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Nato exit from Afghanistan and Pakistani Taliban

By Muhammad Amir Rana
June 2nd 2012



UNLIKE the Afghan Taliban, the international community does not appear keen to engage the Pakistani Taliban in talks.

The emphasis in western and regional capitals is on reconciliation with the Afghan Taliban and that obviously forms part of the Nato exit strategy from Afghanistan.

Although there is little reason so far to be optimistic about the future of engaging with the Afghan Taliban, at least weighing the different options is under way. One may be excused for concluding that the western and regional capitals consider the burden of sorting out the Pakistani Taliban to be Islamabad’s alone.

The security, strategic, political and ideological implications of the post-Nato scenario in the region and the future of the Pakistani Taliban is not getting the deserved attention in Islamabad’s policy circles. No rationale for this attitude is available, except for the ambiguous threat perception about the Pakistani Taliban, especially amid false notions of their reconcilability and the externalisation of the threat.

In that context, there is a need to identify the potential of the Pakistani Taliban and their strength, which may help remove any ambiguities in threat perception. The Pakistani Taliban’s main strength lies in their ideological bond with Al Qaeda and their connection with the Islamisation discourse in Pakistan. They gain political and moral legitimacy by associating themselves with the Afghan Taliban. Their tribal and ethnic ties provide social space and acceptance among a segment of society.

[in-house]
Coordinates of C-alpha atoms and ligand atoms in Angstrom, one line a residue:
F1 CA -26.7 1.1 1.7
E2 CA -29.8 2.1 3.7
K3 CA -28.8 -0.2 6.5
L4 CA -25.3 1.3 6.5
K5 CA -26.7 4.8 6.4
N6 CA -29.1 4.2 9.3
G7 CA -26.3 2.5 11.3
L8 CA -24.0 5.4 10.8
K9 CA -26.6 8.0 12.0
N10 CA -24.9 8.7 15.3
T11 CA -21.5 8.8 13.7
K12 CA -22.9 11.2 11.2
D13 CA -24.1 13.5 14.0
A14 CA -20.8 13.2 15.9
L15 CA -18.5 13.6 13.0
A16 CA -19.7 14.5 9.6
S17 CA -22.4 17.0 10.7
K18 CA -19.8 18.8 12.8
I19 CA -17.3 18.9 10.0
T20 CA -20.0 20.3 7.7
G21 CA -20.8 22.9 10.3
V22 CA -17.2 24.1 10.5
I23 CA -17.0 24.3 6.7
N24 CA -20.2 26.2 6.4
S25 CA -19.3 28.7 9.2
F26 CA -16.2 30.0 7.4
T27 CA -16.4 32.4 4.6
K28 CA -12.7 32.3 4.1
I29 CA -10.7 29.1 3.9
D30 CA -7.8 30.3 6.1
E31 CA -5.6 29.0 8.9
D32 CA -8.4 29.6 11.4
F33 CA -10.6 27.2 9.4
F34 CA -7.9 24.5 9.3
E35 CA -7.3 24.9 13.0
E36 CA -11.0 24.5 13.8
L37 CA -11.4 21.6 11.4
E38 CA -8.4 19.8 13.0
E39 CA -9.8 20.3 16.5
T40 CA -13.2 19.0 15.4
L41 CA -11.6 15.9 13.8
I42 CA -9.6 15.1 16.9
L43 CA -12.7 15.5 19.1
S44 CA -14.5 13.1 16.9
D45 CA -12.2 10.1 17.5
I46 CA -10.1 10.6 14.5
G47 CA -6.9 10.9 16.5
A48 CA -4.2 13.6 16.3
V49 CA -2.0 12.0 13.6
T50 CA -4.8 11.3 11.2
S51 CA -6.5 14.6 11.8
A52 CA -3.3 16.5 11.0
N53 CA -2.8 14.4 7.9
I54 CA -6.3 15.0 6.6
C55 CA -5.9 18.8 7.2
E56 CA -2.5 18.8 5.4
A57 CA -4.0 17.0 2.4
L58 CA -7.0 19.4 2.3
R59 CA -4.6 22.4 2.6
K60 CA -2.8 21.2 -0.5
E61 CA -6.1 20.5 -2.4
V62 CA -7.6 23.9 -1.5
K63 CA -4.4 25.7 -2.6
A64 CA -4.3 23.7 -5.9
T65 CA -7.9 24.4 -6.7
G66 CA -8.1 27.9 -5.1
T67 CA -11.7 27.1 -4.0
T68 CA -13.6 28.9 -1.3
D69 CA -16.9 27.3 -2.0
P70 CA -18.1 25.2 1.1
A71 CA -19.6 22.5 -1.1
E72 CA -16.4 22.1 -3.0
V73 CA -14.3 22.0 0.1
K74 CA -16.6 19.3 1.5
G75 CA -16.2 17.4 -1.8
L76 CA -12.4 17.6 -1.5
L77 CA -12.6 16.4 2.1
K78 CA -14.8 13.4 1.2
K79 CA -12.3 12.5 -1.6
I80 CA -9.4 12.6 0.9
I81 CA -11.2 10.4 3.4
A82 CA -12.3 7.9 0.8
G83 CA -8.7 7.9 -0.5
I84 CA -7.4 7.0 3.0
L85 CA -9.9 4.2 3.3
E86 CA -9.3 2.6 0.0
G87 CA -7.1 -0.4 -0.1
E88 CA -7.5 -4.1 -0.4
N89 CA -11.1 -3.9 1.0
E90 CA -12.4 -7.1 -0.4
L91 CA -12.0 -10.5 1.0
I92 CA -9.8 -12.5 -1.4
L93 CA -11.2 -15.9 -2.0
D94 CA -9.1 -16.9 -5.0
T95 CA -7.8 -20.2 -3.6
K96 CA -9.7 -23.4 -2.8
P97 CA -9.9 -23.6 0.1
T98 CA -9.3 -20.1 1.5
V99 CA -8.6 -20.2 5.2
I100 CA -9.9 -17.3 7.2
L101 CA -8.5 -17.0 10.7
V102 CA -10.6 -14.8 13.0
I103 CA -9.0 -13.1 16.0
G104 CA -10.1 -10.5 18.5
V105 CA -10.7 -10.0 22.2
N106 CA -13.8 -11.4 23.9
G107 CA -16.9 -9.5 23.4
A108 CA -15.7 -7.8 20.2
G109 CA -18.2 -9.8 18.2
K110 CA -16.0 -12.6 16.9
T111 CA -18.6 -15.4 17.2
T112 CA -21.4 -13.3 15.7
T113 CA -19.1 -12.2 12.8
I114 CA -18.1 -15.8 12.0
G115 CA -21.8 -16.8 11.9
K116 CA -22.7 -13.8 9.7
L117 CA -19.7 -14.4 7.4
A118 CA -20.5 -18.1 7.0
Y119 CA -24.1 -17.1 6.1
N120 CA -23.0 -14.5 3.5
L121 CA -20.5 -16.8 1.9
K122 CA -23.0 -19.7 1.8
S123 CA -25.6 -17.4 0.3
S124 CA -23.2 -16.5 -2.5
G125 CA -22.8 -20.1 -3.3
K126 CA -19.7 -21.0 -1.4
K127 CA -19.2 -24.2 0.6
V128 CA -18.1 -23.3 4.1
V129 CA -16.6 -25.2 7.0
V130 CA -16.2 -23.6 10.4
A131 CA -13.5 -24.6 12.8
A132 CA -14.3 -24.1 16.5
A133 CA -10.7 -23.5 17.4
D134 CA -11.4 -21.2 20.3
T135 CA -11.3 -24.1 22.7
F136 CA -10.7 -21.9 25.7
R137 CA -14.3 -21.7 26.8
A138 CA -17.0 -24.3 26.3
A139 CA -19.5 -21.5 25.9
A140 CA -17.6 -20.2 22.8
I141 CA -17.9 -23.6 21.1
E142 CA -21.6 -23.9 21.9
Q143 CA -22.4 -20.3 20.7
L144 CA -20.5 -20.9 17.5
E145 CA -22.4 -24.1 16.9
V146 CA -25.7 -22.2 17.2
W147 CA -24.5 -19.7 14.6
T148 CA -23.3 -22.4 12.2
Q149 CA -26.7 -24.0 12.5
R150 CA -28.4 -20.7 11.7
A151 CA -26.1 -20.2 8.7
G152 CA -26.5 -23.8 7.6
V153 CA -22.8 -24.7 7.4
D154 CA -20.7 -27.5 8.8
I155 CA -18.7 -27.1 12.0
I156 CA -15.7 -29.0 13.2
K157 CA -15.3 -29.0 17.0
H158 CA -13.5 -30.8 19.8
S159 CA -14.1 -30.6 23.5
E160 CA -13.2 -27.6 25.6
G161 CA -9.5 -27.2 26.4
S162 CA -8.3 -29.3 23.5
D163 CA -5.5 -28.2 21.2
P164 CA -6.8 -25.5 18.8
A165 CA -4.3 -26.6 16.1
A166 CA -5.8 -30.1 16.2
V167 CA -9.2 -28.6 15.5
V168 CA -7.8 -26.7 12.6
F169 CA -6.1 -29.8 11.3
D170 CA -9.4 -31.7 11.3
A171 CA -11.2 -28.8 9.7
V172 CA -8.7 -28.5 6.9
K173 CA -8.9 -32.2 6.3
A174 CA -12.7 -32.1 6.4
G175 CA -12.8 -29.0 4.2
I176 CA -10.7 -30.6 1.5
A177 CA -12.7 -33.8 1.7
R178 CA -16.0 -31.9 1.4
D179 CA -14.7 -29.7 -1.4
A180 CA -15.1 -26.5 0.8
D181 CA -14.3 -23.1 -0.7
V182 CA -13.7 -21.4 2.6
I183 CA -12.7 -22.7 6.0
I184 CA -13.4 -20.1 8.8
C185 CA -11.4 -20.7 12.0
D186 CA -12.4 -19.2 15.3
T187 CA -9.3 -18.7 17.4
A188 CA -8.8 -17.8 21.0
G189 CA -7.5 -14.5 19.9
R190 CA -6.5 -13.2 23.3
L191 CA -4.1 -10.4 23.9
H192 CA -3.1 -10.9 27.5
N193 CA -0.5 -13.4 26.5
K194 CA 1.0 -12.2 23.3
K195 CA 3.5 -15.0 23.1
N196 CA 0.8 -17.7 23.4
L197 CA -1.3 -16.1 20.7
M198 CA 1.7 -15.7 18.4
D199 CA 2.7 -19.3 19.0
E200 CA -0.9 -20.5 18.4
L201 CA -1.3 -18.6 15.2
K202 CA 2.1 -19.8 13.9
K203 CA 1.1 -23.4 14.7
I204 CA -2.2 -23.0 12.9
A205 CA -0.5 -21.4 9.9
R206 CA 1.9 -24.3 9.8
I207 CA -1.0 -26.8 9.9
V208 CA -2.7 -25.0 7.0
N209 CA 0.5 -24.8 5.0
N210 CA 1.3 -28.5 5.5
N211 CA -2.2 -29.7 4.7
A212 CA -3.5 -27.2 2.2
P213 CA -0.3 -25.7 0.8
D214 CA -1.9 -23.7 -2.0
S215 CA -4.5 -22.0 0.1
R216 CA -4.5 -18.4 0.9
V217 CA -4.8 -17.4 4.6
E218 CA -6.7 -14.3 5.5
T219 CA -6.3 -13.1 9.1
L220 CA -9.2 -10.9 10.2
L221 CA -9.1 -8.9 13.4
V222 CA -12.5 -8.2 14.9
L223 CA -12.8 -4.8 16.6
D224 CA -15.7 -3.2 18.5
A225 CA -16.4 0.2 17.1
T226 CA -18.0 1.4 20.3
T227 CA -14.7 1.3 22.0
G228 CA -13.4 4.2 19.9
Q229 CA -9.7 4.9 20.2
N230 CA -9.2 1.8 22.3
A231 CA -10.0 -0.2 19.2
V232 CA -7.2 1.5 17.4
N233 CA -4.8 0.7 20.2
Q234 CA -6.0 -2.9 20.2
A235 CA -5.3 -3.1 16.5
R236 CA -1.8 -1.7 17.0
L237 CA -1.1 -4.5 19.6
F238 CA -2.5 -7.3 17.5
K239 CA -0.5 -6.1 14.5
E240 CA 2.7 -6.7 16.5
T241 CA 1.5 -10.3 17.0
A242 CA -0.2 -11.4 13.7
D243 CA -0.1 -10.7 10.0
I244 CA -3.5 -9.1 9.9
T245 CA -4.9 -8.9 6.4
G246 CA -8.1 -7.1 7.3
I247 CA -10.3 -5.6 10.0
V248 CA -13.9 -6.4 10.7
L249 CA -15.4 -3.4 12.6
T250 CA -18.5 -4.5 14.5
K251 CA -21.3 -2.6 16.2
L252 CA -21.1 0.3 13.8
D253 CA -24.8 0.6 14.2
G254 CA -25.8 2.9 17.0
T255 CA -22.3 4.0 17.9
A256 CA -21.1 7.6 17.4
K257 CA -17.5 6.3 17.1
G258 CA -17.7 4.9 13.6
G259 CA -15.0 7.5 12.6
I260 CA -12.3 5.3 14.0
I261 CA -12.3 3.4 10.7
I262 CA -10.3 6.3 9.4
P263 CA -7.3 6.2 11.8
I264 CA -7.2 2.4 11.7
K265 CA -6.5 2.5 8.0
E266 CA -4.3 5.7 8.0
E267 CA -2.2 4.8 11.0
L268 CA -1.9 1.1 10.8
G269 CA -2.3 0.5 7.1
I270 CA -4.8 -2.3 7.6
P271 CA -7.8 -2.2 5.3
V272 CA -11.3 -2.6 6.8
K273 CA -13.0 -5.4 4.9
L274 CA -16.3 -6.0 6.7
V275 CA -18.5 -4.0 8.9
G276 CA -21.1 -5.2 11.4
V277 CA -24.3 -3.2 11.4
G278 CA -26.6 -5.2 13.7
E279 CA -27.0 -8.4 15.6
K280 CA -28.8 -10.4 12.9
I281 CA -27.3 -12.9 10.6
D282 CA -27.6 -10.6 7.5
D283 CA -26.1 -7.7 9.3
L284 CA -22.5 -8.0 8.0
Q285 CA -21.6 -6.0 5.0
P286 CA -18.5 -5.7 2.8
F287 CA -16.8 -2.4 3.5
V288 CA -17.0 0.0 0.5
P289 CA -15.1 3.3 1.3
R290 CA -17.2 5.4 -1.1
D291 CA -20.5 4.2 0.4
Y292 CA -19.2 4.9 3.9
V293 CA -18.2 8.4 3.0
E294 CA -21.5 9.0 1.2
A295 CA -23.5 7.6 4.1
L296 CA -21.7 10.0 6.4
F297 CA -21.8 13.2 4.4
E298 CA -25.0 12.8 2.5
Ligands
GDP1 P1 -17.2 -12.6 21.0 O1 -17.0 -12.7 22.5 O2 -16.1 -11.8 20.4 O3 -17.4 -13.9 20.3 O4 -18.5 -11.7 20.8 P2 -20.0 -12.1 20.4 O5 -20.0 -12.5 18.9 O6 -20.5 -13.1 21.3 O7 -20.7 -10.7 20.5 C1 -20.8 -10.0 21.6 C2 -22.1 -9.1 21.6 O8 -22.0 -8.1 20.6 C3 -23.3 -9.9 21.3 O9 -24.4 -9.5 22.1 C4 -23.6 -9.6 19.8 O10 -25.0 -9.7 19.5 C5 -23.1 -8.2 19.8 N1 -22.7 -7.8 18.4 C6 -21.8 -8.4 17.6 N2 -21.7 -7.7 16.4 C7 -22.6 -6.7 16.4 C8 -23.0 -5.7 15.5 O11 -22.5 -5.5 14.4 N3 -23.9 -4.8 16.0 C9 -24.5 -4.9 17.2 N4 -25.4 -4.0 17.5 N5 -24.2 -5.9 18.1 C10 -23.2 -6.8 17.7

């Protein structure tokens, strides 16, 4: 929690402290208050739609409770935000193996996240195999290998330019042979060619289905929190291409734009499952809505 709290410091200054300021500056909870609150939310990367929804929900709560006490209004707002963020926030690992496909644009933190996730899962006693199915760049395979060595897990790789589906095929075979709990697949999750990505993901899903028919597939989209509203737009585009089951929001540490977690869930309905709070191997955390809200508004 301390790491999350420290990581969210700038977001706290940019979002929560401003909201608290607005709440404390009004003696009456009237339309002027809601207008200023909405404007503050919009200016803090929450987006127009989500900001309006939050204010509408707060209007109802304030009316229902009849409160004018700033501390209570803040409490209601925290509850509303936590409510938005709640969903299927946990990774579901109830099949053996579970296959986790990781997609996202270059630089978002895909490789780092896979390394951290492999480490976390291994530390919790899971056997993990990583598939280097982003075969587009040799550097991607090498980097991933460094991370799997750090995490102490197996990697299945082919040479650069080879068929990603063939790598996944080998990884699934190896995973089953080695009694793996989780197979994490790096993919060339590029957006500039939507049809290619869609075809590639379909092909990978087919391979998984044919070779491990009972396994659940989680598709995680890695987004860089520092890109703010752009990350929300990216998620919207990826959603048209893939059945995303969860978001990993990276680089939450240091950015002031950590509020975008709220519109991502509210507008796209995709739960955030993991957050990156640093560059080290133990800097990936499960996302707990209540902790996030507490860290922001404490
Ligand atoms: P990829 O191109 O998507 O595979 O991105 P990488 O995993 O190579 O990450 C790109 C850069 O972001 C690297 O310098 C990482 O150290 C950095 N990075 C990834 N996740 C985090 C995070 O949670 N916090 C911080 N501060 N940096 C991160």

At their core, the Pakistani Taliban espouse Deobandi sectarian teachings. This commonality allows them to function under a single umbrella, even though their political interpretation of Deobandi principles is at times not monolithic. As a group, they maintain a dogmatic stance by espousing an interpretation that is intolerant of all other Muslim sects.

This ought to isolate the Taliban from the majority of Pakistanis who adhere to the Barelvi tradition. In reality, this was only